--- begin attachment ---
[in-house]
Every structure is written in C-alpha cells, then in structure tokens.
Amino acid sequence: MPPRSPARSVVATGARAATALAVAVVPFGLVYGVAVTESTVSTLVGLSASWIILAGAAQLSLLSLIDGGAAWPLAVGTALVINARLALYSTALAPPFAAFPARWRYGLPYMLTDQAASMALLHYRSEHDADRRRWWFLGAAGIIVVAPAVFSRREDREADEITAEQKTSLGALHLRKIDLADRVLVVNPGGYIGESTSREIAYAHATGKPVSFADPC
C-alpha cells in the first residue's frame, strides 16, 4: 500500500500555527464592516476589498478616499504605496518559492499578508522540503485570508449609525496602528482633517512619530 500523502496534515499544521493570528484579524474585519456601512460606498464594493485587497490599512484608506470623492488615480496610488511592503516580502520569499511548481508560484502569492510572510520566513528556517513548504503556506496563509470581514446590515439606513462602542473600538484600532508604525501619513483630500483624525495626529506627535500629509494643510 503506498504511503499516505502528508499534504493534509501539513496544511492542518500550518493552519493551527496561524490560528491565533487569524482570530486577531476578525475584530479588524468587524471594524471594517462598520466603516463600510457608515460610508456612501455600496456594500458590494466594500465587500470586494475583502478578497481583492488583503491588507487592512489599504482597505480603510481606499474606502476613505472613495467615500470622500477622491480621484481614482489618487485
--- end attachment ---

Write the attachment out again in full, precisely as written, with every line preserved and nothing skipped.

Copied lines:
[in-house]
Every structure is written in C-alpha cells, then in structure tokens.
Amino acid sequence: MPPRSPARSVVATGARAATALAVAVVPFGLVYGVAVTESTVSTLVGLSASWIILAGAAQLSLLSLIDGGAAWPLAVGTALVINARLALYSTALAPPFAAFPARWRYGLPYMLTDQAASMALLHYRSEHDADRRRWWFLGAAGIIVVAPAVFSRREDREADEITAEQKTSLGALHLRKIDLADRVLVVNPGGYIGESTSREIAYAHATGKPVSFADPC
C-alpha cells in the first residue's frame, strides 16, 4: 500500500500555527464592516476589498478616499504605496518559492499578508522540503485570508449609525496602528482633517512619530 500523502496534515499544521493570528484579524474585519456601512460606498464594493485587497490599512484608506470623492488615480496610488511592503516580502520569499511548481508560484502569492510572510520566513528556517513548504503556506496563509470581514446590515439606513462602542473600538484600532508604525501619513483630500483624525495626529506627535500629509494643510 503506498504511503499516505502528508499534504493534509501539513496544511492542518500550518493552519493551527496561524490560528491565533487569524482570530486577531476578525475584530479588524468587524471594524471594517462598520466603516463600510457608515460610508456612501455600496456594500458590494466594500465587500470586494475583502478578497481583492488583503491588507487592512489599504482597505480603510481606499474606502476613505472613495467615500470622500477622491480621484481614482489618487485